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4.6 Additive Operators

The additive operators in Java are binary operators that are used for addition and string concatenation (+) and subtraction (-). The additive operators appear in additive expressions.

[Graphic: Figure from the text]

The additive operators are equal in precedence and are evaluated from left to right.

References Multiplicative Operators; Order of Operations

Arithmetic Addition Operator +

The binary arithmetic addition operator + produces a pure value that is the sum of its operands. The arithmetic + operator may appear in an additive expression. The arithmetic addition operator never throws an exception.

Here is an example that uses the arithmetic addition operator:

int addThree (int x, int y, int z) {
    return x + y + z;
}

If the type of either operand of + is a reference to a String object, the operator is the string concatenation operator, not the arithmetic addition operator. The string concatenation operator is described in String Concatenation Operator +.

Otherwise, the types of both operands of the arithmetic addition operator must be arithmetic types, or a compile-time error occurs. The + operator may perform type conversions on its operands:

If the addition of integer data overflows, the value produced by + contains the low order bits of the sum and the sign of the value is the opposite of the mathematically correct sign, due to the limitations of the two's complement representation used for integer data.

The addition of floating-point data is governed by the following rules:

References Arithmetic Types; String Concatenation Operator +

Arithmetic Subtraction Operator -

The binary subtraction operator - produces a pure value that is the difference between its operands; it subtracts its right operand from its left operand. The arithmetic - operator may appear in an additive expression. The arithmetic subtraction operator never throws an exception.

Here is an example that uses the arithmetic subtraction operator:

int subThree (int x, int y, int z) {
    return x - y - z;
}

The types of both operands of the arithmetic subtraction operator must be arithmetic types, or a compile-time error occurs. The - operator may perform type conversions on its operands:

For both integer and floating-point data, a-b always produces the same result as a-(+b).

If the subtraction of integer data overflows, the value produced by - contains the low order bits of the difference and the sign of the value is the opposite of the mathematically correct sign, due to the limitations of the two's complement representation used for integer data.

The subtraction of floating-point data is governed by the following rules:

References Arithmetic Types

String Concatenation Operator +

The string concatenation operator + produces a pure value that is a reference to a String object that it creates. The String object contains the concatenation of the operands; the characters of the left operand precede the characters of the right operand in the newly created string. The string concatenation + operator may appear in an additive expression.

Here is an example of some code that uses the string concatenation operator:

// format seconds into hours, minutes, and seconds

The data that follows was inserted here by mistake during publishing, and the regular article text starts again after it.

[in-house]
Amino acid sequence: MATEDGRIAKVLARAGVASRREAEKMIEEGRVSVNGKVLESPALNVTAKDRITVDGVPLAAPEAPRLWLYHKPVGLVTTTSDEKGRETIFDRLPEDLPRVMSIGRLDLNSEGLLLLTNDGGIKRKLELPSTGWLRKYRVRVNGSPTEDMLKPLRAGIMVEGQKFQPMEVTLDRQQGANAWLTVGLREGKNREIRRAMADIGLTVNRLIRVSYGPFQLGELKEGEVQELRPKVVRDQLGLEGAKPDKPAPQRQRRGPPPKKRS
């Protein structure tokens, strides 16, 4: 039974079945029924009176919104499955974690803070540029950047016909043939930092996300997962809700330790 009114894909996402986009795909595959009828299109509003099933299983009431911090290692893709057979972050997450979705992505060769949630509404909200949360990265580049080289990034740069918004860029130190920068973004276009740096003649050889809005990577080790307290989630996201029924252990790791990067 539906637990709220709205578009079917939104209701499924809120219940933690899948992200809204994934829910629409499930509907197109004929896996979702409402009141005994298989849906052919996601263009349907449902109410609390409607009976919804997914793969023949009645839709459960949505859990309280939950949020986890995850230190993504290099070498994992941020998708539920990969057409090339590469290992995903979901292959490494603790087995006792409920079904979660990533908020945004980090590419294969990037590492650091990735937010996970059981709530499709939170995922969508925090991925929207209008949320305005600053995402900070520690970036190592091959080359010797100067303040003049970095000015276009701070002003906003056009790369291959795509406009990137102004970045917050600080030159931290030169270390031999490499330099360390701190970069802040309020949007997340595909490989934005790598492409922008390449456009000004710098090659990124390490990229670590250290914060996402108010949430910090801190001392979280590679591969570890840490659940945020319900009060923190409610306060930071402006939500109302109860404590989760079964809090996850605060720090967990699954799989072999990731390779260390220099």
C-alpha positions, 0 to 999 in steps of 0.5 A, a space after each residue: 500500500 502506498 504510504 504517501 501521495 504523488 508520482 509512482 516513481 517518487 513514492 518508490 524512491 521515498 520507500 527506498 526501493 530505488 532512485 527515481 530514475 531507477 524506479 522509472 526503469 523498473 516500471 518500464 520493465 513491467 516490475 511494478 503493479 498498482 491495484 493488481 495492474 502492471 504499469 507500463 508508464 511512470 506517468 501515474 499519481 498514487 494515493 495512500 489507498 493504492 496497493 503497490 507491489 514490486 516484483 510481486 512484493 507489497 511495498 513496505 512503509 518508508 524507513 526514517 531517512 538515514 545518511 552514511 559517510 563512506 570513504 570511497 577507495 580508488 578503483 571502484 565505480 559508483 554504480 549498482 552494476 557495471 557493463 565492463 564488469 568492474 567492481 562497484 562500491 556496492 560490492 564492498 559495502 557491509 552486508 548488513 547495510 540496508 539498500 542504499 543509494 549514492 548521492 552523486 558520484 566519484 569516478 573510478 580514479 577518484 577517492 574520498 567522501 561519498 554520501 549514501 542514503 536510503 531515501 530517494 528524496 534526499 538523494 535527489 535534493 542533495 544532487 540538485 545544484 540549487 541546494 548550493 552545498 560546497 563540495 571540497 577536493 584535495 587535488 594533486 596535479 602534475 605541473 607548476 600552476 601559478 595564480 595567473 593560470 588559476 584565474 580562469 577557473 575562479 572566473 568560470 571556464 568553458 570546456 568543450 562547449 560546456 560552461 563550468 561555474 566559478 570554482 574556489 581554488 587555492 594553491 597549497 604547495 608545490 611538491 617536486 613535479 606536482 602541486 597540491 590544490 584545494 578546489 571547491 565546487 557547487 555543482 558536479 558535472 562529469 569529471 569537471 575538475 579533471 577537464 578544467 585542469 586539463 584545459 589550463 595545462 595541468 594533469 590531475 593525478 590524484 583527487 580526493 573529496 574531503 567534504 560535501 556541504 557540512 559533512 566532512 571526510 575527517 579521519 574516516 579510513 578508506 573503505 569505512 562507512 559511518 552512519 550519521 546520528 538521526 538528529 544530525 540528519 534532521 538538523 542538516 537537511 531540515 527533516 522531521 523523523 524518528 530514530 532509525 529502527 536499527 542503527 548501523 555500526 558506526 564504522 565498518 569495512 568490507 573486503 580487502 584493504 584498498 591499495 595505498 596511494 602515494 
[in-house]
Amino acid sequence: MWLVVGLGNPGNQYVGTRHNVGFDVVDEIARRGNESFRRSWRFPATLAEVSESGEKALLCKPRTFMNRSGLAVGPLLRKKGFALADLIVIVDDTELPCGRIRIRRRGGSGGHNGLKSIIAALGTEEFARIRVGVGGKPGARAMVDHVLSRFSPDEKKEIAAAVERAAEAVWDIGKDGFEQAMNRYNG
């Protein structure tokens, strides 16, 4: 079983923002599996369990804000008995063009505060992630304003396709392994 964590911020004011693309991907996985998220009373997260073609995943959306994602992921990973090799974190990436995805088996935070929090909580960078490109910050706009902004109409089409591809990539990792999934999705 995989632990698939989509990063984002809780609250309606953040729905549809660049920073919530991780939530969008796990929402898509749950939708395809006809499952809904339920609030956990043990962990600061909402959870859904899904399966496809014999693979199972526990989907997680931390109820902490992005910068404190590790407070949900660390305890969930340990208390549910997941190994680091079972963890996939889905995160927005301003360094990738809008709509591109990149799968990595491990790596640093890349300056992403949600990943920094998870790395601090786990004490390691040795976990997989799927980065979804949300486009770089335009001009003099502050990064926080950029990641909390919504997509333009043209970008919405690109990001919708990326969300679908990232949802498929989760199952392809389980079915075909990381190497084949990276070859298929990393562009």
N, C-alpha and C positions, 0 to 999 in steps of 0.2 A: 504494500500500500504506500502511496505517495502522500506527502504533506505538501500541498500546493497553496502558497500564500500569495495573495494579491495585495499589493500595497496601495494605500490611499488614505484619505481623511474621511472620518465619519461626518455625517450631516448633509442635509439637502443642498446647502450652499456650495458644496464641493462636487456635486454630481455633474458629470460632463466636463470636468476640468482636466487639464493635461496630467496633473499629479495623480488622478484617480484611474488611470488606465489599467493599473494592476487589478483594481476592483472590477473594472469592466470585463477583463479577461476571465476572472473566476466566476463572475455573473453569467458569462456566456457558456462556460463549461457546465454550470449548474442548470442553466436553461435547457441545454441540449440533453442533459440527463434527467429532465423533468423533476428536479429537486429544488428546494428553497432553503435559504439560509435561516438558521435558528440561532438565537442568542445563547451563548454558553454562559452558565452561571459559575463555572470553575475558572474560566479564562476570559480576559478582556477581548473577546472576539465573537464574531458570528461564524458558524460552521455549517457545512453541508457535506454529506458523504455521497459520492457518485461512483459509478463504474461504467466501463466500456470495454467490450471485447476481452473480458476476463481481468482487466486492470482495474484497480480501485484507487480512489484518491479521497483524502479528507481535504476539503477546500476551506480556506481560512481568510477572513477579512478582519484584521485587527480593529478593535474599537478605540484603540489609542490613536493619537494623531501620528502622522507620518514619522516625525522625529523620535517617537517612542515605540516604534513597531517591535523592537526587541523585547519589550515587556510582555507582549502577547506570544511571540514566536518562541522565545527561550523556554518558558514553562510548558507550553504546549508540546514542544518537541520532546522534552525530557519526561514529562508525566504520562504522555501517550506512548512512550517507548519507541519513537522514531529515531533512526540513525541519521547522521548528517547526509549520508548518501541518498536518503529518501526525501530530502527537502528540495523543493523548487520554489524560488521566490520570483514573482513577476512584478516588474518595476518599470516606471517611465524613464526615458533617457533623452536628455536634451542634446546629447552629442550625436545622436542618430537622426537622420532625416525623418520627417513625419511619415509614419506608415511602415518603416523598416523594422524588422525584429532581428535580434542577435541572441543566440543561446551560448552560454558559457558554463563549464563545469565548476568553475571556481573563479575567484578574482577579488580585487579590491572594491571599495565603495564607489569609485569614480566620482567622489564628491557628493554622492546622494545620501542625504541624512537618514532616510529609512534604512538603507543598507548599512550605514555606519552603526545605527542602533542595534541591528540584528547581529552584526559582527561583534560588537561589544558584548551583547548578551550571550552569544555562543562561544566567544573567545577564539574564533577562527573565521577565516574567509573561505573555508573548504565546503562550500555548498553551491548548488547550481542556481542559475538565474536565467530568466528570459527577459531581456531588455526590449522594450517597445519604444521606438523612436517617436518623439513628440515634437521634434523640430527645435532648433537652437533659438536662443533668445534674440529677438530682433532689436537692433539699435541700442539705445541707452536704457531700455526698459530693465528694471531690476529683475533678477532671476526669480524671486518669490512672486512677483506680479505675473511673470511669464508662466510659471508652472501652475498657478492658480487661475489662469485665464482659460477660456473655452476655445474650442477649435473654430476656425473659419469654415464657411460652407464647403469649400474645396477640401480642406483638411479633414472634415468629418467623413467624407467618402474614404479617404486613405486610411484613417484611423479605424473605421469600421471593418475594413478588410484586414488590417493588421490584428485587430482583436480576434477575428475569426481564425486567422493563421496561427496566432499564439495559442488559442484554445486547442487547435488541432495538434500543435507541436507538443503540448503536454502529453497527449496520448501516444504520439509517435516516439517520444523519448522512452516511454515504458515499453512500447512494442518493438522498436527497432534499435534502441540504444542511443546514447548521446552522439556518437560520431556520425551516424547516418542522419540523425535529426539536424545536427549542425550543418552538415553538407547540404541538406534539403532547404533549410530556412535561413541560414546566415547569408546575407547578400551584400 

String formatTime(int t) {
    int minutes, seconds;
    seconds = t%60;
    t /= 60;
    minutes = t%60;
    return t/60 + ":" + minutes + ":" + seconds;
}

If neither operand of + is a reference to a String object, the operator is the arithmetic addition operator, not the string concatenation operator. Note that Java does not allow a program to define overloaded operators. However, the language defines the + operator to have a meaning that is fundamentally different from arithmetic addition if at least one of its operands is a String object.

The way in which Java decides if + means arithmetic addition or string concatenation means that the use of parentheses can alter the meaning of the + operator. Consider the following code:

int x = 3, y = 4;
System.out.println("x = " + x + ", y = " + y);
System.out.println("\"??\" + x + y ==> " + "??" + x + y);
System.out.println("\"??\" + (x + y) ==> " + "??"+ (x + y));

In the output from this code, you can see that the addition of parentheses changes the meaning of the last + from string concatenation to arithmetic addition:

x = 3, y = 4
"??" + x + y ==> ??34
"??" + (x + y) ==> ??7

If one of the operands of + is a String object and the other is not, the operand that is not a String object is converted to one using the following rules:

Java uses the StringBuffer object to implement string concatenation. Consider the following code:

String s, s1,s2;
s = s1 + s2;

To compute the string concatenation, Java compiler generates code equivalent to:

s = new StringBuffer().append(s1).append(s2).toString();

Consider another expression:

s = 1 + s1 + 2

In this case, the Java compiler generates code equivalent to:

s = new StringBuffer().append(1).append(s1).append(2).toString()

No matter how many strings are being concatenated in an expression, the expression always produces exactly one StringBuffer object and one String object.[3] From an efficiency standpoint, if you concatenate more than two strings, it may be more efficient to do so in a single expression, rather than in multiple expressions.

[3] Although an optimizing compiler should be smart enough to combine multiple concatenation expressions when it is advantageous, the compiler provided with Sun's reference implementation of Java does not do this.

References Arithmetic Addition Operator +; Object; String; StringBuffer


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